Why is the government rejecting Covid-19 vaccine herd immunity?

The head of the UK Vaccine Taskforce has suggested the whole population will not be immediately inoculated. Credit: PA

Less than half of the UK population could be vaccinated against Covid-19, the head of the country’s Vaccine Taskforce has said.

In saying that vaccinating the whole population is "not going to happen" and would be "misguided", in her interview with the Financial Times, Kate Bingham is deferring the holy grail of herd immunity for months beyond next spring, and saying we will be living with the virus for years.

As chair of the UK Vaccine Taskforce, she is saying that only the old, vulnerable and those working in healthcare settings will be vaccinated.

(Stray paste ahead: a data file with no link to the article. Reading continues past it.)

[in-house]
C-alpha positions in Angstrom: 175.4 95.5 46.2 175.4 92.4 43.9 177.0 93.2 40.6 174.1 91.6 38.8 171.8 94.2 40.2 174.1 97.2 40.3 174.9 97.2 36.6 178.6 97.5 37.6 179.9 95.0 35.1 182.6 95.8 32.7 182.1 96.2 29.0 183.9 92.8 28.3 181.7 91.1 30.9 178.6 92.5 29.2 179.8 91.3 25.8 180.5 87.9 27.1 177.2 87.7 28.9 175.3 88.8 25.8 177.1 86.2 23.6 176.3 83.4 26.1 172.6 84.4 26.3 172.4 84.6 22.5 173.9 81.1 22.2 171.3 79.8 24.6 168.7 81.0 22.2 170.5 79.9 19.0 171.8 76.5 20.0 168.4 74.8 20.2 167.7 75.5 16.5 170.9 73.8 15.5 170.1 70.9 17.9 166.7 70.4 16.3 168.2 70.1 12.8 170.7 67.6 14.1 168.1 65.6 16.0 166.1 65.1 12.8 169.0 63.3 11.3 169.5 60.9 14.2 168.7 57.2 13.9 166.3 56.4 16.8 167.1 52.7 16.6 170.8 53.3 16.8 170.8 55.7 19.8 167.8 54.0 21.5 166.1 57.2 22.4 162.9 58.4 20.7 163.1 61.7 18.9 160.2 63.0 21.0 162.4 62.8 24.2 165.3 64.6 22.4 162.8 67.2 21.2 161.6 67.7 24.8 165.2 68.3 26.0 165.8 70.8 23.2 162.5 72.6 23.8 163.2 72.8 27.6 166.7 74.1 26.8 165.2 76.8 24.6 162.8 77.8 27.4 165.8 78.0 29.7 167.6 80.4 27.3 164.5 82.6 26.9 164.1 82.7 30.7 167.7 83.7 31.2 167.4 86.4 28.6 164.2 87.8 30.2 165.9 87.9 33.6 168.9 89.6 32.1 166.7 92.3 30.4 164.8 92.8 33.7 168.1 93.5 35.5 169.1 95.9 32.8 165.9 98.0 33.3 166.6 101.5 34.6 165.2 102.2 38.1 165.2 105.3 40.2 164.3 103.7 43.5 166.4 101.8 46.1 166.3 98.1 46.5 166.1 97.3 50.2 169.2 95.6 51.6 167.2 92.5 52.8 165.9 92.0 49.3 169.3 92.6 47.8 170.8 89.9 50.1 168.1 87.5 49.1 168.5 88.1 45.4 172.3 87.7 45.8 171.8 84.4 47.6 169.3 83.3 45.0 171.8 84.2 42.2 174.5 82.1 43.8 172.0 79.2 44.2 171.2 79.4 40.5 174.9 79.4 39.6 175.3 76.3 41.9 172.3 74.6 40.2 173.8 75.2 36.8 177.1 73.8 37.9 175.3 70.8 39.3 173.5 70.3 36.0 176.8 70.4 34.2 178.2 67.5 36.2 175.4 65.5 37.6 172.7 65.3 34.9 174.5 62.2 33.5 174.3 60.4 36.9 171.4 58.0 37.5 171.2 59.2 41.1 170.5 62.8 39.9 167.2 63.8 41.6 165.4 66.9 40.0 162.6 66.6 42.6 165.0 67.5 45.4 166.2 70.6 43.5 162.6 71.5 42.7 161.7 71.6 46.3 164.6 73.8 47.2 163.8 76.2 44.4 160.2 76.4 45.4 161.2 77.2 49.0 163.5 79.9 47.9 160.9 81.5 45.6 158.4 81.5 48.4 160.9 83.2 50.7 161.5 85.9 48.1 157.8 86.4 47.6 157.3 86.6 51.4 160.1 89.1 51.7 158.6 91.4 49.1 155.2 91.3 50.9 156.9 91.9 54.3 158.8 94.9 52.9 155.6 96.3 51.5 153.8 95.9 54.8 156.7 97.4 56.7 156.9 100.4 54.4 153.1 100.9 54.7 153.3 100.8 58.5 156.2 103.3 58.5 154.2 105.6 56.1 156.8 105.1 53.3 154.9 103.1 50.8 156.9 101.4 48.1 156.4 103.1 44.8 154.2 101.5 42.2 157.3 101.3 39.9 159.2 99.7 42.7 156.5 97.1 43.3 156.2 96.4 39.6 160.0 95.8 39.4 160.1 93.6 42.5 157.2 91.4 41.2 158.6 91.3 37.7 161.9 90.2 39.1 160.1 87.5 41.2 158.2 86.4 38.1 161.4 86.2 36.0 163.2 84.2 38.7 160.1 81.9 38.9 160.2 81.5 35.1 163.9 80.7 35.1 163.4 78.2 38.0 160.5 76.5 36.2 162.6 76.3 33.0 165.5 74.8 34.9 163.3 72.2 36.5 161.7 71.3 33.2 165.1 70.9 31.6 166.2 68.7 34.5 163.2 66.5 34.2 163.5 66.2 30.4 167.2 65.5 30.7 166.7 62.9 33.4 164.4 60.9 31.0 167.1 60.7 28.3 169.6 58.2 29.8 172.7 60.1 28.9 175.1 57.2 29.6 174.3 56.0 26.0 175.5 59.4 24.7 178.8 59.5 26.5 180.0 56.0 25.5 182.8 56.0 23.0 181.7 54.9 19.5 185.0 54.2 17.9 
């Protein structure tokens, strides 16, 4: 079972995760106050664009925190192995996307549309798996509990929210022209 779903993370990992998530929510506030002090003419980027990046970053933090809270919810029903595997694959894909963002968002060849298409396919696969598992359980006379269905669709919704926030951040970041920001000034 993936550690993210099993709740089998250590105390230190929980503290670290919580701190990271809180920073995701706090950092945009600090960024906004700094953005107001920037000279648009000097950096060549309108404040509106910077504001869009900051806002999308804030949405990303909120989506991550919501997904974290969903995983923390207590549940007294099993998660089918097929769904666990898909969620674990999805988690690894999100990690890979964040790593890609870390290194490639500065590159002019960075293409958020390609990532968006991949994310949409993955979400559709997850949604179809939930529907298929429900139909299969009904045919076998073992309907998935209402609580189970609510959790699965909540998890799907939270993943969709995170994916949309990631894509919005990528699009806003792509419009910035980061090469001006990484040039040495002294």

In other words the vaccine would be protection for those most likely to become acutely ill or whose services are most needed.

However, all the evidence shows that young people are the principle spreaders of coronavirus, which would still be in the community.

We would also still need to maintain social distancing, since we could never be confident that a vaccine would deliver total protection to the frail and elderly.

Obviously these decisions feel a bit premature, pending approval of a vaccine or vaccines, and we understand what kind of protection it provides.

But in other countries there is an active debate about the benefits of whole country vaccination.

And vaccine specialists tell me that - paradoxically - the vaccine is more likely to be effective on young spreaders than on the old.

So it is slightly odd perhaps that Kate Bingham wishes to close down that debate here.